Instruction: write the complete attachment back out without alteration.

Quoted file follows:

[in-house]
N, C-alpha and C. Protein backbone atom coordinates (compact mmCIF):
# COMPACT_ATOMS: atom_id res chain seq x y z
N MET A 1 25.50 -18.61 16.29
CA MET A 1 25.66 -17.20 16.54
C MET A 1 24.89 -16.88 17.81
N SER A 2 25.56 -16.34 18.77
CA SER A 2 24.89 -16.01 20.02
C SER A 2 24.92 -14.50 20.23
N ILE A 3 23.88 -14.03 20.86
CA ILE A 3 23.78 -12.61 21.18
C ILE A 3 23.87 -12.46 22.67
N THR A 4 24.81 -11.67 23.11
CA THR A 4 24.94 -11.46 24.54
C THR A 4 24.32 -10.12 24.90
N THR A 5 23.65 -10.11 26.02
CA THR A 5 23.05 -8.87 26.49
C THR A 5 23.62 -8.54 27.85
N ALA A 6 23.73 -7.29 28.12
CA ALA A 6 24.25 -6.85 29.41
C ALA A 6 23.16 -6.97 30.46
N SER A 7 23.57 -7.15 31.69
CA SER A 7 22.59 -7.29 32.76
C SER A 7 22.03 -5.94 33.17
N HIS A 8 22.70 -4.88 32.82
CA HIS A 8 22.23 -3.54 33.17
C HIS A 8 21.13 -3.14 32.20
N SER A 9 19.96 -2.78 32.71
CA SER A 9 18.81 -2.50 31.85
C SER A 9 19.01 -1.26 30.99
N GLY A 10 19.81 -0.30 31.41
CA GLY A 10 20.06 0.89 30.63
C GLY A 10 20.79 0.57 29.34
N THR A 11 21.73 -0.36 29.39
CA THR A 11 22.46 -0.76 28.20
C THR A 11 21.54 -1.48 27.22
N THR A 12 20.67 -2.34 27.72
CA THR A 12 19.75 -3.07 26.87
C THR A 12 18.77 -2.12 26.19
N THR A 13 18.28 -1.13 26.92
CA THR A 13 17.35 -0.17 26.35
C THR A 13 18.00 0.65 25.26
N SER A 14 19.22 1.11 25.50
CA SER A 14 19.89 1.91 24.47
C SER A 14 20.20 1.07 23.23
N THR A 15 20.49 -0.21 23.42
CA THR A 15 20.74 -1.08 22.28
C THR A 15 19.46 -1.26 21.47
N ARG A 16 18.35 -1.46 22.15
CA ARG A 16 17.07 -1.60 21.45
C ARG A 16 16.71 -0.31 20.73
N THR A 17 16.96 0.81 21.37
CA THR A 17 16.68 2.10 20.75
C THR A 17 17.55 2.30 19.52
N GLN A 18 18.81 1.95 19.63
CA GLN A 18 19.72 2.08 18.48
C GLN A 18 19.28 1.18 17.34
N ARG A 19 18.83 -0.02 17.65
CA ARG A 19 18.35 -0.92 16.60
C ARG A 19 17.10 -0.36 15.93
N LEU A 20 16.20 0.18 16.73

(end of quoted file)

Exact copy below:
[in-house]
N, C-alpha and C. Protein backbone atom coordinates (compact mmCIF):
# COMPACT_ATOMS: atom_id res chain seq x y z
N MET A 1 25.50 -18.61 16.29
CA MET A 1 25.66 -17.20 16.54
C MET A 1 24.89 -16.88 17.81
N SER A 2 25.56 -16.34 18.77
CA SER A 2 24.89 -16.01 20.02
C SER A 2 24.92 -14.50 20.23
N ILE A 3 23.88 -14.03 20.86
CA ILE A 3 23.78 -12.61 21.18
C ILE A 3 23.87 -12.46 22.67
N THR A 4 24.81 -11.67 23.11
CA THR A 4 24.94 -11.46 24.54
C THR A 4 24.32 -10.12 24.90
N THR A 5 23.65 -10.11 26.02
CA THR A 5 23.05 -8.87 26.49
C THR A 5 23.62 -8.54 27.85
N ALA A 6 23.73 -7.29 28.12
CA ALA A 6 24.25 -6.85 29.41
C ALA A 6 23.16 -6.97 30.46
N SER A 7 23.57 -7.15 31.69
CA SER A 7 22.59 -7.29 32.76
C SER A 7 22.03 -5.94 33.17
N HIS A 8 22.70 -4.88 32.82
CA HIS A 8 22.23 -3.54 33.17
C HIS A 8 21.13 -3.14 32.20
N SER A 9 19.96 -2.78 32.71
CA SER A 9 18.81 -2.50 31.85
C SER A 9 19.01 -1.26 30.99
N GLY A 10 19.81 -0.30 31.41
CA GLY A 10 20.06 0.89 30.63
C GLY A 10 20.79 0.57 29.34
N THR A 11 21.73 -0.36 29.39
CA THR A 11 22.46 -0.76 28.20
C THR A 11 21.54 -1.48 27.22
N THR A 12 20.67 -2.34 27.72
CA THR A 12 19.75 -3.07 26.87
C THR A 12 18.77 -2.12 26.19
N THR A 13 18.28 -1.13 26.92
CA THR A 13 17.35 -0.17 26.35
C THR A 13 18.00 0.65 25.26
N SER A 14 19.22 1.11 25.50
CA SER A 14 19.89 1.91 24.47
C SER A 14 20.20 1.07 23.23
N THR A 15 20.49 -0.21 23.42
CA THR A 15 20.74 -1.08 22.28
C THR A 15 19.46 -1.26 21.47
N ARG A 16 18.35 -1.46 22.15
CA ARG A 16 17.07 -1.60 21.45
C ARG A 16 16.71 -0.31 20.73
N THR A 17 16.96 0.81 21.37
CA THR A 17 16.68 2.10 20.75
C THR A 17 17.55 2.30 19.52
N GLN A 18 18.81 1.95 19.63
CA GLN A 18 19.72 2.08 18.48
C GLN A 18 19.28 1.18 17.34
N ARG A 19 18.83 -0.02 17.65
CA ARG A 19 18.35 -0.92 16.60
C ARG A 19 17.10 -0.36 15.93
N LEU A 20 16.20 0.18 16.73